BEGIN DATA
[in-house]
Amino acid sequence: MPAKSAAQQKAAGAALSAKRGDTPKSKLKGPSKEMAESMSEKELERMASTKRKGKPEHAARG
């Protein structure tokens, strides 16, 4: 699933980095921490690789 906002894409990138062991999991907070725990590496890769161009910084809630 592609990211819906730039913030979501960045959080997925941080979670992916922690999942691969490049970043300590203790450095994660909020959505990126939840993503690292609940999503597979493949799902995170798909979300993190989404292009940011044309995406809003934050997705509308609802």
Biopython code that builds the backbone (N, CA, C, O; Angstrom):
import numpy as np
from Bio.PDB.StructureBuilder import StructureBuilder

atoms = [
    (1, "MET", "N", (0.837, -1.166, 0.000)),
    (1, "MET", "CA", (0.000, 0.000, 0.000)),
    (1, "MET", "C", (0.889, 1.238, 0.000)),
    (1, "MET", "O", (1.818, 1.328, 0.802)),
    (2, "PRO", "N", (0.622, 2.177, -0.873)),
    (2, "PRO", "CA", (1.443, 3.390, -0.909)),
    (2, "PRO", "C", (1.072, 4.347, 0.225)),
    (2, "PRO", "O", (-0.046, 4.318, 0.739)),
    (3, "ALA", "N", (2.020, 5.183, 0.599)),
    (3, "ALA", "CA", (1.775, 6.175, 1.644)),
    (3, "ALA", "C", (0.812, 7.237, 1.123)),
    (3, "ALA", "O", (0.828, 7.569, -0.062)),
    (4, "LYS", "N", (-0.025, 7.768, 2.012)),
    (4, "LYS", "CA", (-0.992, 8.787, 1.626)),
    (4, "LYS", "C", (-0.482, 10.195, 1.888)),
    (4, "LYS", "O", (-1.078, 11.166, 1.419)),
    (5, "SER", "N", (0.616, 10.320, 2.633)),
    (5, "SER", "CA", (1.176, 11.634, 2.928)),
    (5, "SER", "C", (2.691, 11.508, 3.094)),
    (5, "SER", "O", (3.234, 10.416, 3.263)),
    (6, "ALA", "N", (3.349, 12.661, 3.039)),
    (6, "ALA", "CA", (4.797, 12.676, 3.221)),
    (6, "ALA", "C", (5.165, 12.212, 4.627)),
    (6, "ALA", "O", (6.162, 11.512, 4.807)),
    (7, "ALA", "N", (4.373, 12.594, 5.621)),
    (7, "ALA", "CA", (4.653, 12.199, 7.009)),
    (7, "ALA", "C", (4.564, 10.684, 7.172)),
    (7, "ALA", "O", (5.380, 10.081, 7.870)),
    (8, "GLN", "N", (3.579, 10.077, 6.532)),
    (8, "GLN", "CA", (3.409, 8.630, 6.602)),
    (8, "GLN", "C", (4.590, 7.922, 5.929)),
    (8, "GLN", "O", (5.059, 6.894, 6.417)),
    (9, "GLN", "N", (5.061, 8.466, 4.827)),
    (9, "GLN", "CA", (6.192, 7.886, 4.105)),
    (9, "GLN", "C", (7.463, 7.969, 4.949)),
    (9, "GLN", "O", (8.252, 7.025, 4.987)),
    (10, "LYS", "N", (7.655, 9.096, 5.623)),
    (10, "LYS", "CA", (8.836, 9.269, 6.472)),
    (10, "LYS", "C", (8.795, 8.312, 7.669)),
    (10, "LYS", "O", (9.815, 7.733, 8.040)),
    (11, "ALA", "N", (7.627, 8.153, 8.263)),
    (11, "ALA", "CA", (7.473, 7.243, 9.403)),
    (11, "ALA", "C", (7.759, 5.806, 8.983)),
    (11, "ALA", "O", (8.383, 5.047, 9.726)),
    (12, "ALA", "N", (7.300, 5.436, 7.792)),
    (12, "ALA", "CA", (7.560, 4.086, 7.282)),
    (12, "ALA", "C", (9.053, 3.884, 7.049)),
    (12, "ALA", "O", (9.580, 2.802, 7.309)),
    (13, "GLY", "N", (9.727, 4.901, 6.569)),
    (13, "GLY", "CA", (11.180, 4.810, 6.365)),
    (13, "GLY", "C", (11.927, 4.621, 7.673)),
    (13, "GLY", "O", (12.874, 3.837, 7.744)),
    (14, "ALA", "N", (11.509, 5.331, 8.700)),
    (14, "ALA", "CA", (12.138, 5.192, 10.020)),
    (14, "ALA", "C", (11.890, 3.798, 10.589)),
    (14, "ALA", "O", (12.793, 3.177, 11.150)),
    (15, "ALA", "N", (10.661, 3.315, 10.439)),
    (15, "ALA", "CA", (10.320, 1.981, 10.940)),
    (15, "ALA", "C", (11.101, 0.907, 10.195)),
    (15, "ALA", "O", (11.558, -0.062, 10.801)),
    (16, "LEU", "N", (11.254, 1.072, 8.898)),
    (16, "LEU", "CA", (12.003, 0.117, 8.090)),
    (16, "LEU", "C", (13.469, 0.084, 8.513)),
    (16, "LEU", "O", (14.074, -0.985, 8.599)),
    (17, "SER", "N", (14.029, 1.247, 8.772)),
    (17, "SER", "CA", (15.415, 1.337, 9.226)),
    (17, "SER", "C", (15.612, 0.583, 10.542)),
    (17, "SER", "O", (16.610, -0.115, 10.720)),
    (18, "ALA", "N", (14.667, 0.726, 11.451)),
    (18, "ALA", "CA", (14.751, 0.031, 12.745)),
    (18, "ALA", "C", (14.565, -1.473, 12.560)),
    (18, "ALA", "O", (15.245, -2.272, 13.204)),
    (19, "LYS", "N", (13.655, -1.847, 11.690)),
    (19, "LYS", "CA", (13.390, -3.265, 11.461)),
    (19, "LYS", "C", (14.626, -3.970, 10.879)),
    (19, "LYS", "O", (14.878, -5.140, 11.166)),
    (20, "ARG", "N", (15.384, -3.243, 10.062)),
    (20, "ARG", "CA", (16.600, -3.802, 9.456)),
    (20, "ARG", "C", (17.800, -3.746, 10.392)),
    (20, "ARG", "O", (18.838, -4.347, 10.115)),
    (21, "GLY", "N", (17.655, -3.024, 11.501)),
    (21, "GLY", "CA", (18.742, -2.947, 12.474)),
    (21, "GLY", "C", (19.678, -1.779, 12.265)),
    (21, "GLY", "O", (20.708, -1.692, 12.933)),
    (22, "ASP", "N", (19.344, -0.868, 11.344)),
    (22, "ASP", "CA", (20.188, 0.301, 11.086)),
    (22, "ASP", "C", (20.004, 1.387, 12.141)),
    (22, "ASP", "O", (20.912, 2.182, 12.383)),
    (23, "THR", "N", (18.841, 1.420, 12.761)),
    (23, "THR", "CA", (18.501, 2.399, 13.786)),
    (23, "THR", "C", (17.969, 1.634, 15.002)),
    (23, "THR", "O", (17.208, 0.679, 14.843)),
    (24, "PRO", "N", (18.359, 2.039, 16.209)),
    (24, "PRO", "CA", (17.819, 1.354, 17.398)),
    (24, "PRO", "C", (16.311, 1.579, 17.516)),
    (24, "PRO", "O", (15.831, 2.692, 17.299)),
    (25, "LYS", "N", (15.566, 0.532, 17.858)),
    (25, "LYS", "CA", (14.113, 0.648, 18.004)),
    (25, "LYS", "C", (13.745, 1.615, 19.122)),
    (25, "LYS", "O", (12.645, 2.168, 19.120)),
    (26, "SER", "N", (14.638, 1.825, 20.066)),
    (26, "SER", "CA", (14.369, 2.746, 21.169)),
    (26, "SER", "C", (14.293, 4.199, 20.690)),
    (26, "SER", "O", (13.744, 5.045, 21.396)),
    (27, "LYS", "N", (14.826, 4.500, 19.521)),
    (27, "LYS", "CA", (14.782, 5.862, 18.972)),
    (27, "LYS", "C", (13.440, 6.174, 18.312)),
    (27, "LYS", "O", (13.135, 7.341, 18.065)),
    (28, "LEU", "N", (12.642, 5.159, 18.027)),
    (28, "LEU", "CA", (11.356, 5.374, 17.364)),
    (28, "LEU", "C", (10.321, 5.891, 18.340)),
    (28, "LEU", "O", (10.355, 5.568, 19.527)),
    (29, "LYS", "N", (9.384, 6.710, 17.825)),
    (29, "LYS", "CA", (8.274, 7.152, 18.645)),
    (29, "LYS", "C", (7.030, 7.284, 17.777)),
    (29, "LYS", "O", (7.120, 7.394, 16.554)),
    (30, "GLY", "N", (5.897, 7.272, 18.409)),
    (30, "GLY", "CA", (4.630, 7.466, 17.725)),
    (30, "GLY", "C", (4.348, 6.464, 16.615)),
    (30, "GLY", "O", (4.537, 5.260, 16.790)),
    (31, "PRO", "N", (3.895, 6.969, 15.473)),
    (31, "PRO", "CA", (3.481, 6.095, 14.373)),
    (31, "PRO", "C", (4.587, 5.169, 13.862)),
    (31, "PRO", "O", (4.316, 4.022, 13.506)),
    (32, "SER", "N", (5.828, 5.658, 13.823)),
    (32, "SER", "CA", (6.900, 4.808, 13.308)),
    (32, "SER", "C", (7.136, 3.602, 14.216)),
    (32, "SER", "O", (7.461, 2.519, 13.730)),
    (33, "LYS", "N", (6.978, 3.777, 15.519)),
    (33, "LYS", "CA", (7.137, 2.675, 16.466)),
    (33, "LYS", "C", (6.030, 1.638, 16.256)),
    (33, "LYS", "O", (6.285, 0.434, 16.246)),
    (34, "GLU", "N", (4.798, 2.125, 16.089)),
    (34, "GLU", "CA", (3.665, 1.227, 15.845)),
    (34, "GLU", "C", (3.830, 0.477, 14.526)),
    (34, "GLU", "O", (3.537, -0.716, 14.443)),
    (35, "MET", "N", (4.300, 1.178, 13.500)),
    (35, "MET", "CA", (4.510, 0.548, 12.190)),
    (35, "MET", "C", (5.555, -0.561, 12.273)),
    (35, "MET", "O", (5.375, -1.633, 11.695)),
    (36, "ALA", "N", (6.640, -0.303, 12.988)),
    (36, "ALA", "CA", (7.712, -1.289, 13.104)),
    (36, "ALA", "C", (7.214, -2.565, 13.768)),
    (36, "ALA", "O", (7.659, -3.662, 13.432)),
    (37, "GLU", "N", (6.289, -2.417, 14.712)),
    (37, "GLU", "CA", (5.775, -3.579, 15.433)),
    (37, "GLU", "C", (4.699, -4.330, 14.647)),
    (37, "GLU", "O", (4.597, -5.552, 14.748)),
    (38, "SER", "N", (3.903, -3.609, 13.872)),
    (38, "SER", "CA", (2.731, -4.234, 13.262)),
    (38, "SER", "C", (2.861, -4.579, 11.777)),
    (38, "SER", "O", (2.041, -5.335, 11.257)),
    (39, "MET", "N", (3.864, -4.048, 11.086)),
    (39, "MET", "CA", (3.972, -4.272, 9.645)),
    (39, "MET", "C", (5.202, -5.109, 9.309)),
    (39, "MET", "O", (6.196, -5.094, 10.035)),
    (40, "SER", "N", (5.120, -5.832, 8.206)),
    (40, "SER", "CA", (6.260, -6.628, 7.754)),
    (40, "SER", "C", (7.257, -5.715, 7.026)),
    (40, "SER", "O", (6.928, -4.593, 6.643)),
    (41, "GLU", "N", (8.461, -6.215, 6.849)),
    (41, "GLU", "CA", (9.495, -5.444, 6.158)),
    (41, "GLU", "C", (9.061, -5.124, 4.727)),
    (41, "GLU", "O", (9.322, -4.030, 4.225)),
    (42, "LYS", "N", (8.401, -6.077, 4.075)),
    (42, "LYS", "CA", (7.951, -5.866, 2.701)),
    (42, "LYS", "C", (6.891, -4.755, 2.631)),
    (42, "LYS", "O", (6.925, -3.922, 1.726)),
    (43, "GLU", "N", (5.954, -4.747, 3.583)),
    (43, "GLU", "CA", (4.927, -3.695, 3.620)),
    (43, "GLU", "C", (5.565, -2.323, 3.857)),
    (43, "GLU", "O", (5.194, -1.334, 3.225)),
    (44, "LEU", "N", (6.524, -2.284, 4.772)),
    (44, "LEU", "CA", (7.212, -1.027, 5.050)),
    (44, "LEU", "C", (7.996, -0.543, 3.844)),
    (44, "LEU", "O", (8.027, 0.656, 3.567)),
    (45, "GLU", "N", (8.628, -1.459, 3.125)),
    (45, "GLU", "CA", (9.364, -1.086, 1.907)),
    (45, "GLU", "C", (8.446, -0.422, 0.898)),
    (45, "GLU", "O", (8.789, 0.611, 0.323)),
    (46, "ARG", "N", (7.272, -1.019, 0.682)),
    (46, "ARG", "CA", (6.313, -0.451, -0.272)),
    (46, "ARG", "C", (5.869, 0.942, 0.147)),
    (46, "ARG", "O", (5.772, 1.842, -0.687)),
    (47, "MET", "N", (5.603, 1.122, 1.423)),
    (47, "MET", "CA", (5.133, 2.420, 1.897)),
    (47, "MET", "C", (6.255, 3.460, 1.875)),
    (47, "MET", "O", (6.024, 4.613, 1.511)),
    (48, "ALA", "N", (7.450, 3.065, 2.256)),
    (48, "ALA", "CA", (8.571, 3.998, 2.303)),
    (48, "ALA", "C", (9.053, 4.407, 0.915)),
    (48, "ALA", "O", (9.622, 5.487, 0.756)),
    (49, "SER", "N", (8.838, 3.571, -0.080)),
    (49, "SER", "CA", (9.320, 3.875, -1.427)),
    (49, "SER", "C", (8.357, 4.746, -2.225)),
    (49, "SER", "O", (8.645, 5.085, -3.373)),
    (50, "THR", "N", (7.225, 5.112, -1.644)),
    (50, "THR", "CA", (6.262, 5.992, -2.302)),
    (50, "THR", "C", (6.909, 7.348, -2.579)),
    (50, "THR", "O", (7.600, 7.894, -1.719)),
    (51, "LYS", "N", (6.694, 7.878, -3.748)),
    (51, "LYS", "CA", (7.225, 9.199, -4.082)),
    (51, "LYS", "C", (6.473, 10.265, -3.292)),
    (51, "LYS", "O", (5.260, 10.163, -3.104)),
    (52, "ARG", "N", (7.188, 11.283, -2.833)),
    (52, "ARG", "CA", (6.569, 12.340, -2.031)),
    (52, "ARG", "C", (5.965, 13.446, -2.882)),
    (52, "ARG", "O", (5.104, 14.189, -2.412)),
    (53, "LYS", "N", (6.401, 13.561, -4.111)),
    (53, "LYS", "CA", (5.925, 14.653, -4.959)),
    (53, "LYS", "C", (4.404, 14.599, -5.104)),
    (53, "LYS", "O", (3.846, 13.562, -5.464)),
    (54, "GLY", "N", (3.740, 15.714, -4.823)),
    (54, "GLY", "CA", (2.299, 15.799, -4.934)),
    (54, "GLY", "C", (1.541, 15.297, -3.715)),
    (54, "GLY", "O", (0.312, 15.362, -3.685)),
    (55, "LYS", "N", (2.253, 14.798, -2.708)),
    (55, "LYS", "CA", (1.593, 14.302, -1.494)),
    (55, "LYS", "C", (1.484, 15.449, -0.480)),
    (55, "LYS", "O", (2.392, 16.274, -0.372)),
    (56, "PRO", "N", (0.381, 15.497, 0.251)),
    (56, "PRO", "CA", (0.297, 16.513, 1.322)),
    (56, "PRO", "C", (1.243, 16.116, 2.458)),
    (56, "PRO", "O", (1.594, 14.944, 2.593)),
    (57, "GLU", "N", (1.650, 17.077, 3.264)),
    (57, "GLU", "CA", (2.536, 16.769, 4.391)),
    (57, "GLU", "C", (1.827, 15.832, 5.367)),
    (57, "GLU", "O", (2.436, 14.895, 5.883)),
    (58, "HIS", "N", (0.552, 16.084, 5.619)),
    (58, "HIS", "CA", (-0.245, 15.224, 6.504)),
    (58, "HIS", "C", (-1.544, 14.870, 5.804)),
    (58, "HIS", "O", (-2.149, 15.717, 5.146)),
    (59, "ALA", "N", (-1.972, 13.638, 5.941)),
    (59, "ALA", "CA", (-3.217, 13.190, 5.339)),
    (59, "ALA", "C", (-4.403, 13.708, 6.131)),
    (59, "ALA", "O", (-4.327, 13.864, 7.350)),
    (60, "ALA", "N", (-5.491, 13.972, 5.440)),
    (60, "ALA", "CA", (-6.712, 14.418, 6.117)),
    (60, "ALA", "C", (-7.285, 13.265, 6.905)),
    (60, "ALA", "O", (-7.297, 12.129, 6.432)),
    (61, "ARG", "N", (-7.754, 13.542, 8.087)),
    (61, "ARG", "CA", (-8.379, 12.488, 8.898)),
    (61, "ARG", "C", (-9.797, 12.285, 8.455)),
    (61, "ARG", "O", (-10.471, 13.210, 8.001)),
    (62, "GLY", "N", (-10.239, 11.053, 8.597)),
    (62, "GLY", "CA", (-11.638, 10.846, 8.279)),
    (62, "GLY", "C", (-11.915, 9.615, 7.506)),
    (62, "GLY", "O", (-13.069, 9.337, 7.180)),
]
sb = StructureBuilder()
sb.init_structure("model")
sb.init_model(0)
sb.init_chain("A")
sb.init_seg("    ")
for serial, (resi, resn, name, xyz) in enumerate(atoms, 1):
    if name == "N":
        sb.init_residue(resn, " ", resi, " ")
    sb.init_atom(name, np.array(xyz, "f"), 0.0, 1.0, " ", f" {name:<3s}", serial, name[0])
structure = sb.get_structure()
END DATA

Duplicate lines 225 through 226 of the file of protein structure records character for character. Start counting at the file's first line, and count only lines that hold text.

    (55, "LYS", "CA", (1.593, 14.302, -1.494)),
    (55, "LYS", "C", (1.484, 15.449, -0.480)),